Choosing Options For Careers In Law

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So you’re considering going to law school. You’re good with details, always enjoyed law and politics, and have a talent for rhetoric and debate. Your undergrad GPA is high, and you’re not daunted by the LSAT. That’s amazing! Of course, you’ll also want to narrow down your options. When you consider the broad range of specialties for careers in law, it can get overwhelming.

As overwhelming as it can be, though, it’s not actually cause for worry! There are many future law students, as well as current law students, who have absolutely no idea which area of law they are most interested in. That makes sense! Your pre-law studies may include some basic survey courses in law. However, you simply haven’t had enough exposure to the intricacies of different legal areas to get an accurate sense of where your interests and strengths may lie.  That’s something you’ll do more of in law school.

Law School

Law school is the most typical time for choosing a specialty, and that makes sense. Law school is the first time you’ll have consistent opportunities to actually work in law offices and speak with legal experts. It’s always a good idea to sample a few specialties before you choose one.

After Graduating

You may even change your specialty after graduation! Although it can be tough to jump specialties late in your career, plenty of lawyers change the direction of their legal careers earlier. And at all stages in a legal career, there are opportunities to change careers entirely. Lawyers may end up as politicians, judges, or high-ranking businessmen and women. A legal degree opens a lot of doors, and it doesn’t close many!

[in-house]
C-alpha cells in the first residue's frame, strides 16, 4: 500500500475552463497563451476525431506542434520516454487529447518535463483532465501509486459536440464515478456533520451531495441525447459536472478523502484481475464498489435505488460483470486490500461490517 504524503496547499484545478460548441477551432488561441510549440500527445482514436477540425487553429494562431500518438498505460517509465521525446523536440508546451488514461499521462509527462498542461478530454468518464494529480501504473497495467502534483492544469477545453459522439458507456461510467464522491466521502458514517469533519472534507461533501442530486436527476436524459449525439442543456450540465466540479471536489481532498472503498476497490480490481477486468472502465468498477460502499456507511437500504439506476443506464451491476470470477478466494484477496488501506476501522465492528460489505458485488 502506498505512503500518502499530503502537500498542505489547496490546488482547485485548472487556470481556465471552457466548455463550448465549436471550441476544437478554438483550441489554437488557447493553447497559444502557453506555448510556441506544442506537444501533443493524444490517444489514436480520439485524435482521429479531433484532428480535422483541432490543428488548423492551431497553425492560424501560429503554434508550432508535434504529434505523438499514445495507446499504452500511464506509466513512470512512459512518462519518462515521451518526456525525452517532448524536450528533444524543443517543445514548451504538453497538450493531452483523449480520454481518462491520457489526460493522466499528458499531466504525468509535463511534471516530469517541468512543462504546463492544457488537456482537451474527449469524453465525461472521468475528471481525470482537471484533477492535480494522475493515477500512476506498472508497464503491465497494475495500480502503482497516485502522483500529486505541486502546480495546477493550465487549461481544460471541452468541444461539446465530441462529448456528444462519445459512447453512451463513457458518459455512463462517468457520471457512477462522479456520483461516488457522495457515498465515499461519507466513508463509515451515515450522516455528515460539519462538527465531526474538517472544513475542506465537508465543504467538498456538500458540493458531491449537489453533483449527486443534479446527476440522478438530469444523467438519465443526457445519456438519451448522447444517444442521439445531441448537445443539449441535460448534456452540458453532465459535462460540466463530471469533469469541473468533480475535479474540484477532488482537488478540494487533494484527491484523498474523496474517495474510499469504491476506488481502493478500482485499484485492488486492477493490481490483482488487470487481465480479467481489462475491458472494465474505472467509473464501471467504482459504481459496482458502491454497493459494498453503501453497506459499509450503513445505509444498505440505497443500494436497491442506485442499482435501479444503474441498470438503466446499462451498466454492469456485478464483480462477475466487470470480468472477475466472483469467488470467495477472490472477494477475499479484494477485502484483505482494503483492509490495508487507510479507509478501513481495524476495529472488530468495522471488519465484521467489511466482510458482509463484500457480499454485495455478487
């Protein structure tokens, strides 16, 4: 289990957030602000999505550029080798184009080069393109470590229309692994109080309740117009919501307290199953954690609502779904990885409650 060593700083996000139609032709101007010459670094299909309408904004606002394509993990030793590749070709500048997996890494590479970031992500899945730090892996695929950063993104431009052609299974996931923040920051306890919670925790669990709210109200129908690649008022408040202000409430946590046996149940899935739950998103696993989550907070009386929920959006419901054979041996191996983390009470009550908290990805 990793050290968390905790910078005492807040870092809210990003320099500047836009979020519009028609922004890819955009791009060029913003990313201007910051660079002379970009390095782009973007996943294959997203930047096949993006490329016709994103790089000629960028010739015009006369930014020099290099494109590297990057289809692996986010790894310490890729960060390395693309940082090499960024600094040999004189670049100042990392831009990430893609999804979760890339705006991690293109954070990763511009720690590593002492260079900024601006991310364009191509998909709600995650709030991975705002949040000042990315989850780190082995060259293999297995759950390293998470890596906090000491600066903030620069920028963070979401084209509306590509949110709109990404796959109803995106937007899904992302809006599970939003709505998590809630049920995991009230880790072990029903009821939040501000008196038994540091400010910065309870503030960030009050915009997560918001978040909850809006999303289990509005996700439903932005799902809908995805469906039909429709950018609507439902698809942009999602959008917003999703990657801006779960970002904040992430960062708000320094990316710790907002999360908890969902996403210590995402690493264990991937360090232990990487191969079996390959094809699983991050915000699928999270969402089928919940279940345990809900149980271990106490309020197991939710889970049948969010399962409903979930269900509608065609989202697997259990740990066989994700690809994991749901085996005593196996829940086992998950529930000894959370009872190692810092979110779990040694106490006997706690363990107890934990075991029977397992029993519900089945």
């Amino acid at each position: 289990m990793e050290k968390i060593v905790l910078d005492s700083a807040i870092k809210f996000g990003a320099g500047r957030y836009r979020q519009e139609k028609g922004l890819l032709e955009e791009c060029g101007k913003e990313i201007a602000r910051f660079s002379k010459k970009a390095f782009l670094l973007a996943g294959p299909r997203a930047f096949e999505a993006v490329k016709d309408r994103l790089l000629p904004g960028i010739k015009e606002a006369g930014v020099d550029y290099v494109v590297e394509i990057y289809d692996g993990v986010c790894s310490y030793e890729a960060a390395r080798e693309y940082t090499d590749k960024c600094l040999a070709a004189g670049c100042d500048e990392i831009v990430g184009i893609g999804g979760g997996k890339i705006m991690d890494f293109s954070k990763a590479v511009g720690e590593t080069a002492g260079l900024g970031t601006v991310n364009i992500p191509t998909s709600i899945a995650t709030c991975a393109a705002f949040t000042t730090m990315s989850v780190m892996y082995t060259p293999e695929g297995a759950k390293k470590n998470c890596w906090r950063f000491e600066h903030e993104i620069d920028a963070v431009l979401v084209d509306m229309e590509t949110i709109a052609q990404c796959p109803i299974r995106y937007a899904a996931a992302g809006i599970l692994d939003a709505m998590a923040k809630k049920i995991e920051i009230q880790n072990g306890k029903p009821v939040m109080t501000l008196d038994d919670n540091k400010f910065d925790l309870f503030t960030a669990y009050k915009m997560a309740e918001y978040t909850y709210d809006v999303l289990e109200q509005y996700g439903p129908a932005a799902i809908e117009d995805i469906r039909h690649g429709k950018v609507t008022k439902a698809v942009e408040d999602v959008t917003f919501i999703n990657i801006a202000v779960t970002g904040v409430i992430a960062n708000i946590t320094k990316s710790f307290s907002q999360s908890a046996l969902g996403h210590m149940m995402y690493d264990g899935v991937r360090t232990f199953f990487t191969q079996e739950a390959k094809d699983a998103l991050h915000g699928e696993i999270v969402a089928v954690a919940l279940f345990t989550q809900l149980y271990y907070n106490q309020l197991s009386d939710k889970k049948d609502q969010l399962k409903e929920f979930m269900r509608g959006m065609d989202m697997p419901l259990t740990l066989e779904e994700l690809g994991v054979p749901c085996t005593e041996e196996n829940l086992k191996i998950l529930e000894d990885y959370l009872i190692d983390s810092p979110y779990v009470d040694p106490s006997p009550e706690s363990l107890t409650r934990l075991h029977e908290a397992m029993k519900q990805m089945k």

What you can do right now

So, don’t stress. Just spend some time thinking about what you might like most, because it may help you narrow your focus once you enter law school and move toward your goals. You don’t have the legal background to entertain specific questions, but you can still consider big-picture ones. For instance, do you find yourself drawn to criminal law or civil law? Are you looking for a way to help people? How important is money to you? Would you like to work in a big city or in a small town? Would you like to be on your own or in a big firm? Do you want to spend a lot of time in court?

As you answer these questions, you’ll begin to narrow your focus and identify specialties that may suit you. For instance, says Jeff Preszler of Preszler Law, personal injury lawsuits are perfect for entrepreneurial-minded attorneys who are looking to help people and have an interest in an area that will lead to more settlements than court dates. A person with different interests might opt for criminal law, contract law, or any number of other specialties.

So, while it’s too early to worry about whether you want to be, for instance, a business attorney who works with contracts related to utilities companies in big cities, it might not be too early to know that you’re interested in law as it related to businesses. Consider the big questions, and don’t forget to take a deep breath, relax, and remember that you have a lot of time to do so.